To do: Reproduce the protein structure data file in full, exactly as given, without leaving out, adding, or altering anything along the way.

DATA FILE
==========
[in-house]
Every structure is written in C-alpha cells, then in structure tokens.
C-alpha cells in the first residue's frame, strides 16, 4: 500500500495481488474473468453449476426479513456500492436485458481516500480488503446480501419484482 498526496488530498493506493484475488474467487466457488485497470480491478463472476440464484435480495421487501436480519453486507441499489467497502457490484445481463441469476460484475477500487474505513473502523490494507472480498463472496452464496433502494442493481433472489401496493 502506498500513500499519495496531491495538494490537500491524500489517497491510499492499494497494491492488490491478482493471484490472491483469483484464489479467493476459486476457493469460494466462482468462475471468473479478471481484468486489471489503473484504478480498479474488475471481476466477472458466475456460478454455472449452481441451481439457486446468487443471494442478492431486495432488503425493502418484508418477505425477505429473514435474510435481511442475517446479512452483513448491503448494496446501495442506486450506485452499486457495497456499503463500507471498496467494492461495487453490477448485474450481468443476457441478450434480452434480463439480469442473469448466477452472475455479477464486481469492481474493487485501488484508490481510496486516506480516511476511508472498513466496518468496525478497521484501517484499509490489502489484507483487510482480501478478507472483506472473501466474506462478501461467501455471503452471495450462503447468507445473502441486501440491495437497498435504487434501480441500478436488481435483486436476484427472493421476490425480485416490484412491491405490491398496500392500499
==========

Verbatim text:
[in-house]
Every structure is written in C-alpha cells, then in structure tokens.
C-alpha cells in the first residue's frame, strides 16, 4: 500500500495481488474473468453449476426479513456500492436485458481516500480488503446480501419484482 498526496488530498493506493484475488474467487466457488485497470480491478463472476440464484435480495421487501436480519453486507441499489467497502457490484445481463441469476460484475477500487474505513473502523490494507472480498463472496452464496433502494442493481433472489401496493 502506498500513500499519495496531491495538494490537500491524500489517497491510499492499494497494491492488490491478482493471484490472491483469483484464489479467493476459486476457493469460494466462482468462475471468473479478471481484468486489471489503473484504478480498479474488475471481476466477472458466475456460478454455472449452481441451481439457486446468487443471494442478492431486495432488503425493502418484508418477505425477505429473514435474510435481511442475517446479512452483513448491503448494496446501495442506486450506485452499486457495497456499503463500507471498496467494492461495487453490477448485474450481468443476457441478450434480452434480463439480469442473469448466477452472475455479477464486481469492481474493487485501488484508490481510496486516506480516511476511508472498513466496518468496525478497521484501517484499509490489502489484507483487510482480501478478507472483506472473501466474506462478501461467501455471503452471495450462503447468507445473502441486501440491495437497498435504487434501480441500478436488481435483486436476484427472493421476490425480485416490484412491491405490491398496500392500499